Information in this article has been taken from the case file Parte WH and others 2011 (6) 514 (GNP)
How does South Africa compare with other countries in respect of legal requirements for surrogacy? While there appears to be a growing international trend to provide an adequate legislative basis to deal with surrogacy, informal surrogacy has been in existence for a long time. Allegedly practised as far back as the biblical era, it is invariably shaped by the cultural, traditional and social norms of a given society. Family members of friends motivated by altruism would become surrogate mothers without any formalities being entered into and this practice probably continues without the oversight or the intervention of the State.
However, there is also growing recognition that private and familial relationships may not always provide the answer to parents who seek to have a child of their own. This has resulted in the recognition that there needs to be some form of jurisdiction of formal surrogacy and that it should be regulated.
Due to the huge diversity in culture, customs and traditions across nations, there is, understandably, no consistent international practice in the field of surrogacy. While most countries prohibit commercial surrogacy, with India being the prominent exception, the responses of other countries have been varied, ranging from an outright prohibition of both altruistic and commercial surrogacy, to the recognition and legislative regulation of altruistic surrogacy.
France, Iceland and Italy have legislative provisions prohibiting all forms (both altruistic and commercial) of surrogacy. Other countries seek to provide a comprehensive legal framework to regulate surrogacy. Surrogacy, along with ovum and sperm donation has been legal since 1992 in Georgia (formerly in the USSR/Soviet Union). Under applicable law, a donor or surrogate mother has no parental rights over the child born. In the Ukraine, surrogacy and surrogacy in combination with egg/sperm donation, have been legal since 2002. Neither the donor nor the surrogate mother has parental rights over the child born, which is legally the child of the prospective parents.
In Israel, the Embryo Carrying Agreements Law of 1996 legalised gestational surrogacy (this is where a surrogate is implanted with an embryo created by in-vitro fertilisation, using the egg and sperm of the intended parents. The resulting child is genetically related to the intended parents, and genetically unrelated to the surrogate). This law made Israel the first country to implement a form of state-controlled surrogacy, in which every surrogacy agreement must be approved by the state. A state–appointed committee permits surrogacy arrangements to be filed only by Israeli citizens who share the same religion. Surrogates must be single, widowed or divorced and only infertile heterosexual couples are allowed to hire surrogates. The numerous restrictions on surrogacy under Israeli law have prompted some intended parents to seek surrogates outside the country.
In the Netherlands and Belgium there is a prohibition on commercial surrogacy while altruistic surrogacy is permitted.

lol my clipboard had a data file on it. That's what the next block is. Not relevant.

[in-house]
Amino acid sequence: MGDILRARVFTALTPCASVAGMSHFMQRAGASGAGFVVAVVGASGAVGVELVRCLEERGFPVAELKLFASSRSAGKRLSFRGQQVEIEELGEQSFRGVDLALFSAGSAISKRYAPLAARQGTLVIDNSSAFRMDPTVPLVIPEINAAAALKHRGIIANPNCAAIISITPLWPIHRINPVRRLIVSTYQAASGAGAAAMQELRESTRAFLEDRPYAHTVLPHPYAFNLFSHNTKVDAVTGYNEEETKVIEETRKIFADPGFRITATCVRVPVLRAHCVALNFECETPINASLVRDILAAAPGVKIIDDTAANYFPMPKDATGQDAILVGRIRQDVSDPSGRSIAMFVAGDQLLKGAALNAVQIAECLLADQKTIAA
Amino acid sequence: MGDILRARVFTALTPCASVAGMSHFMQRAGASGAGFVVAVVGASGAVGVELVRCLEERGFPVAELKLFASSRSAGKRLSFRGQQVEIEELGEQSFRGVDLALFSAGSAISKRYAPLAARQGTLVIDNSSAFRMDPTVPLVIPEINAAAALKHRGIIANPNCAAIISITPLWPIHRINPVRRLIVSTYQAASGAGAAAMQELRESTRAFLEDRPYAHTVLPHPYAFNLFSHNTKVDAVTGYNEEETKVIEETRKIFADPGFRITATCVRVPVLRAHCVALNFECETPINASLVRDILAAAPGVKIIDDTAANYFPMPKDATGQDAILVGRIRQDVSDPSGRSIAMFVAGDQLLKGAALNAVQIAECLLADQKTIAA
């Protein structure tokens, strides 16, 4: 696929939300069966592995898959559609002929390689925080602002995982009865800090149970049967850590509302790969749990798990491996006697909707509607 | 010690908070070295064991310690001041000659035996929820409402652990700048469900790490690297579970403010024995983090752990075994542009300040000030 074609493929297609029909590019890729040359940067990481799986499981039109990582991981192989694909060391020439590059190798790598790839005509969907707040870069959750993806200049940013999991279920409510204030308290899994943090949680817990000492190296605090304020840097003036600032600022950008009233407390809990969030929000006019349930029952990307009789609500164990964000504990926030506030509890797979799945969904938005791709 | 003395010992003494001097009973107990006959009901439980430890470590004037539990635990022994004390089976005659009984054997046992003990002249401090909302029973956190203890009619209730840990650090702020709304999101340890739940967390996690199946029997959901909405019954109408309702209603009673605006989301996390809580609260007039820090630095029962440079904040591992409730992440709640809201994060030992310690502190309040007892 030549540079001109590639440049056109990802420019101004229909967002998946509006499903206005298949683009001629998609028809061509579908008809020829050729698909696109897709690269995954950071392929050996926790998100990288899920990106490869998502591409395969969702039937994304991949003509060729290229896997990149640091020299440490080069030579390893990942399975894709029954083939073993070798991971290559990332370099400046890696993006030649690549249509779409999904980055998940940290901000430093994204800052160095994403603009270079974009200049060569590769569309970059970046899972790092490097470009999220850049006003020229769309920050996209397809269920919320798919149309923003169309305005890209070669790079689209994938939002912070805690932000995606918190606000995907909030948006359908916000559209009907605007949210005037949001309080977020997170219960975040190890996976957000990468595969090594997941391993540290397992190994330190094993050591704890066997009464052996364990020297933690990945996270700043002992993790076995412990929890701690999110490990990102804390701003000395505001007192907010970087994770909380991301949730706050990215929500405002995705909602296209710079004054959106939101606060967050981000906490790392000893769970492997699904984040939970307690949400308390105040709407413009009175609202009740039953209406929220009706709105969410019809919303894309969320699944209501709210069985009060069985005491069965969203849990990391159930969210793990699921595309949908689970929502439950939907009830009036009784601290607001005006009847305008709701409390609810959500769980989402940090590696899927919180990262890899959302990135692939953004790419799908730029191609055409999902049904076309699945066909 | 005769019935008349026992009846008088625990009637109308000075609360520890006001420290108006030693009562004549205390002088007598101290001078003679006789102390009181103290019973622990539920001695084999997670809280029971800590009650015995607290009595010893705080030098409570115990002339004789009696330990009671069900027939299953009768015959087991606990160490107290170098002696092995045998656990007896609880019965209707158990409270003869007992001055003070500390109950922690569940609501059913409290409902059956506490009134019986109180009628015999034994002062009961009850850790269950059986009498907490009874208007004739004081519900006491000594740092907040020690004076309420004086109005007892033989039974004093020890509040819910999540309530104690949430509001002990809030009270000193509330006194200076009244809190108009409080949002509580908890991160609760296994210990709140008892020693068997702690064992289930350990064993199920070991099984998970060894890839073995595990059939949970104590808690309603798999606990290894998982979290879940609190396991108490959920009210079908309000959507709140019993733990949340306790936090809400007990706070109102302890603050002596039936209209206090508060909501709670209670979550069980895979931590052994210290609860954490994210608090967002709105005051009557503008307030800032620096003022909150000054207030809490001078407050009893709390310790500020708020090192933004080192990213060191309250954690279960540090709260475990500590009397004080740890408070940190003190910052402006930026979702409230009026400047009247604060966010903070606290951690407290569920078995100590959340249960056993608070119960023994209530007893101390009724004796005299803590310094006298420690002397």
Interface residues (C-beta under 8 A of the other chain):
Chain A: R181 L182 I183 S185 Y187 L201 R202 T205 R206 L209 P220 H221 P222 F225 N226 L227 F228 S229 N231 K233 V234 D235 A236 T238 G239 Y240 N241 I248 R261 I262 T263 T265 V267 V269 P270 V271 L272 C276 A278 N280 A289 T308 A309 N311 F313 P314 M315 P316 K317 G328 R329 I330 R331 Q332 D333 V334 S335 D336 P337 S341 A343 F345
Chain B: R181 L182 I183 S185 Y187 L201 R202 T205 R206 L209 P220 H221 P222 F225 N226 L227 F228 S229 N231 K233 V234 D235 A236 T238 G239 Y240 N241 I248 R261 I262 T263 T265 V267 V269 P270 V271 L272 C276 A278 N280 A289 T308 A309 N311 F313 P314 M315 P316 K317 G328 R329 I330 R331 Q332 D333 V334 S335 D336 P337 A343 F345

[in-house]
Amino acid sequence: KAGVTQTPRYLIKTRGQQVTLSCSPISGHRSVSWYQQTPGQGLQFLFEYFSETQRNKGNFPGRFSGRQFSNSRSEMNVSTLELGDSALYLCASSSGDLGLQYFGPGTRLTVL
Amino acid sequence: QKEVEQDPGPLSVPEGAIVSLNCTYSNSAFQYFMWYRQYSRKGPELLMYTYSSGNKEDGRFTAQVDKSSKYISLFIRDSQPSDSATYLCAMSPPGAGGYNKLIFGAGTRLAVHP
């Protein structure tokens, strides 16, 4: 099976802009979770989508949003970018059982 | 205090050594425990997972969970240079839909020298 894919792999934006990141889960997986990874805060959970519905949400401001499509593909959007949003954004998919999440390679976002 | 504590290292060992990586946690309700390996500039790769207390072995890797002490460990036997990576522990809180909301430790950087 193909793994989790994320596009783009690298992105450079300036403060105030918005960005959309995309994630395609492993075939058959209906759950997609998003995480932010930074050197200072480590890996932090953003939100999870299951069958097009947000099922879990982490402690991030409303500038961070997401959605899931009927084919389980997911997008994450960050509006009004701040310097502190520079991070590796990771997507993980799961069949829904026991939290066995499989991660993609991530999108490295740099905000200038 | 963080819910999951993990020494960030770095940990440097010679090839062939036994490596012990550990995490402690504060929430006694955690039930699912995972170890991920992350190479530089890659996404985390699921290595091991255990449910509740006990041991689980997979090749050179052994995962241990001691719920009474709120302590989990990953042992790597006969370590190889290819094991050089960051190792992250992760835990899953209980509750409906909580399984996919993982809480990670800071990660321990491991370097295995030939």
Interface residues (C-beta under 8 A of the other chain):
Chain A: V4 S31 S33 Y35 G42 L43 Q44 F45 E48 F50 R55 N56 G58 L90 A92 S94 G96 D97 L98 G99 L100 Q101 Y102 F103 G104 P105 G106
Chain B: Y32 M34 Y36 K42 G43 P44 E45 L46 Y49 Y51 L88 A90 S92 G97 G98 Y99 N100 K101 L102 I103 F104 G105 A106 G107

In Canada, the Human Reproduction Act of 2004 recognises surrogacy for altruistic purposes, while prohibiting commercial surrogacy. The stance of the Canadian Courts before the enactment of the 2004 Act was generally to recognise the commissioning parents as the legal parents of the child.
Australia allows for individual state regulation on surrogacy. In Queensland all forms of surrogacy are prohibited, while in Victoria commercial surrogacy is forbidden and altruistic surrogacy is allowed in some limited circumstances. While Western Australia and South Australia allow for altruistic surrogacy under the Surrogacy Act of 2008 and the Family Relationships Act of 1975, it is only available for legal couples of the opposite sex. Single people and same sex couples may not enter into altruistic surrogacy arrangements.
In the United States of America, individual states regulate surrogacy under different laws, which range from a total prohibition of all forms of surrogacy on the one hand, to the recognition of commercial surrogacy on the other, with some states in-between allowing for altruistic surrogacy, while prohibiting commercial surrogacy.
In California the position is that single men, single women, heterosexual couples and GLBT (gay, lesbian, bisexual and transsexual) couples are successfully able to obtain parental rights. In order to list the intended parents on the birth certificate, an order of the Superior Court is required wherein the surrogacy agreement is acknowledged and the position of the intended parents is confirmed. In Florida the intended parents must petition the court within three days of the child’s birth for an ‘expedited affirmation of parental status‘, at which point the Court must schedule a hearing of the matter. If the court is satisfied that the intended parents have entered into a valid surrogacy contract and that at least one of them is the child’s genetic parent, the Court would enter an Order finding the intended parents to be the legal parent of the child.
In conclusion, it does appear that the position adopted in the Children’s Act in South Africa is on par with the international position in countries where surrogacy is allowed.